It is maintained, and as it appears to me, on the best grounds, that the Apostle Paul teaches the same doctrine in the following passage. “Unto the married I command, yet not I, but the Lord, Let not the wife depart, or be separated from her husband: but and if she depart, let her remain unmarried, or be reconciled to her husband : and let not the husband put away his wife. But to the rest ;" that, to those who were placed in peculiar circumstances by the introduction of christianity, and whose case had not existed when Christ gave the command referred to—“ But to the rest I command, not the Lord: if any brother hath a wife that believeth not, and she be pleased to dwell with him, let him not put her away. And the woman which hath an husband that believeth not, and if he be pleased to dwell with her, let her not leave him. For the unbelieving husband is sanctified by the wife, and the unbelieving wife is sanctified by the husband; else were your children unclean, but now are they holy. But if the unbelieving depart, let him

depart. A brother or a sister is not under bondage in such cases: but God hath called us to peace *."

I entirely concur with Dr. Dwight, in opposition to the greater number of commentators, in thinking that the deserted husband or wife, supposed in this passage, was bound to remain unmarried ; or, rather, it was not lawful for her or him to marry another person. I consider the Apostle as reiterating the very

doctrine which had been previously taught by his Divine Master regarding marriage.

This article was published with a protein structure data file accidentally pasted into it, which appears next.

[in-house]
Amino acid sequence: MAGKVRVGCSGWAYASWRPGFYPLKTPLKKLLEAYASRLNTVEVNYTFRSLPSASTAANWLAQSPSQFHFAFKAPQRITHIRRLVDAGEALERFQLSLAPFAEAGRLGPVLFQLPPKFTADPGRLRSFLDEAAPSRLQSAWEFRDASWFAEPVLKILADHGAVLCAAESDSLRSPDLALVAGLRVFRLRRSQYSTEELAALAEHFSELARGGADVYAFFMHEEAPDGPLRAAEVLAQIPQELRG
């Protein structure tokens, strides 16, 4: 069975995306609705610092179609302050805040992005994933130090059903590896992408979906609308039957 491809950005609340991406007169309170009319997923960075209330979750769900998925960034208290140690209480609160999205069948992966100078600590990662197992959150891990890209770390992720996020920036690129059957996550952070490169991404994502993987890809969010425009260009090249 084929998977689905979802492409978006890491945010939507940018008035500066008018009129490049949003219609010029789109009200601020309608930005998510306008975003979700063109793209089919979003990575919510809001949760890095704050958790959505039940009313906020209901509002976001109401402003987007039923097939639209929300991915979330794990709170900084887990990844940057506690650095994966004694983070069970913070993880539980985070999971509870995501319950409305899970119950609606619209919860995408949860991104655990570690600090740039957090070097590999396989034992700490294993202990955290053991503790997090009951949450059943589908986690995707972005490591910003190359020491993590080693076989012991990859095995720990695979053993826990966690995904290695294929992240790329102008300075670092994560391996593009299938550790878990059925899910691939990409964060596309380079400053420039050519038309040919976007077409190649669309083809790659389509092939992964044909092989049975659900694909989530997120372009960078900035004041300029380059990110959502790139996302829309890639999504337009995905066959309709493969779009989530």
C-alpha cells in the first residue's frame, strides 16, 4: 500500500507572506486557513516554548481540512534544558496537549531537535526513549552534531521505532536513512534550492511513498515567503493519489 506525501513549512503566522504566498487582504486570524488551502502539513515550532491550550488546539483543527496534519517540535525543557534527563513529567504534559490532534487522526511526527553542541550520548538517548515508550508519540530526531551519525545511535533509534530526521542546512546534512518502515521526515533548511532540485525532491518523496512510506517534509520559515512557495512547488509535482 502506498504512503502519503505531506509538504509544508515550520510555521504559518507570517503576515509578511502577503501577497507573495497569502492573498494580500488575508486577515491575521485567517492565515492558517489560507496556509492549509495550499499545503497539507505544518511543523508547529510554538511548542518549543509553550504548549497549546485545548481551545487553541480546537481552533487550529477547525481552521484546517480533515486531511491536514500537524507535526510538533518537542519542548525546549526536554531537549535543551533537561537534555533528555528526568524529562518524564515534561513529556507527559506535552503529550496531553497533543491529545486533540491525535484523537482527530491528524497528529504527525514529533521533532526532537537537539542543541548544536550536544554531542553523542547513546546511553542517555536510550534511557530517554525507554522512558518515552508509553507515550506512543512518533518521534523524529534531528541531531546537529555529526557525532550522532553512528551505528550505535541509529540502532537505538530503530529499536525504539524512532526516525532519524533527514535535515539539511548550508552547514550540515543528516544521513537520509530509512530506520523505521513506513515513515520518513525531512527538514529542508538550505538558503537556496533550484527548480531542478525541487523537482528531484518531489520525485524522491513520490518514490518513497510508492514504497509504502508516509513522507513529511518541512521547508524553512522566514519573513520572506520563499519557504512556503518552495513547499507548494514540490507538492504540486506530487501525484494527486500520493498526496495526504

II. Reason goes a great way in establishing the same doctrine, by shewing its importance to the usefulness and stability of the marriage institution. This is indeed so evident, that all allow that the Scriptures forbid a divorce, except for incontinence, or something equivalent. Among the things which are considered as equivalent to adultery are, obstinate desertion, attempts upon life, outrageous cruelty, incurable madness, and perhaps personal imbecility.

As no such things are mentioned by the Divine Lawgiver, we are not warranted to make any such additions to the law which he has given us. evils just mentioned are, indeed, great; but since Christ takes no notice of them, when declaring what it is that constitutes a cause of divorce, they cannot justly be allowed to have the same effect, in this respect, as adultery. They are good grounds for a separation à mensá et thoro, in which the parties, though not released from the bonds of marriage, are not bound to live with one another.


* I Cor, vii. 6-16.

The perpetuity of the marriage-contract, except in the single case specified by the Divine Lawgiver, ap. pears to me to be productive of the following advantages.

I. An union of interests is by this means complete. Could the union be terminated earlier, of course every married pair would begin their connexion with the perfect knowledge of this circumstance; and in many cases they would lay their plans accordingly. Can it be doubted that woman, the weaker vessel, would thus feel herself driven to the necessity of providing a fund of reserve when she might not have access to the same resources? The husband, aware of this temptation, would have his confidence in his wife diminished, and his character also impaired by suspicions often excited. Would not such a possible separation of interests be productive of a separation of affections, and beget coldness, alienation, and jealousy? Would it not be felt that where in other circumstances there was a suitableness of dispositions and temper, there were now incompatibility, variance, unkindness, and even personal violence ?

II. The perpetuity of the marriage-contract induces a necessity of mutual compliance.

“ It necessarily happens," as Dr. Paley remarks, that adverse tempers, habits, and tastes, oftentimes meet in marriage. In which case, each party must take pains to give up what offends, and practise what may gratify the other. A man and woman in love with each other do this insensibly; but love is neither general nor durable; and where that is wanting, no lessons of duty, no delicacy of sentiment, will go half so far with the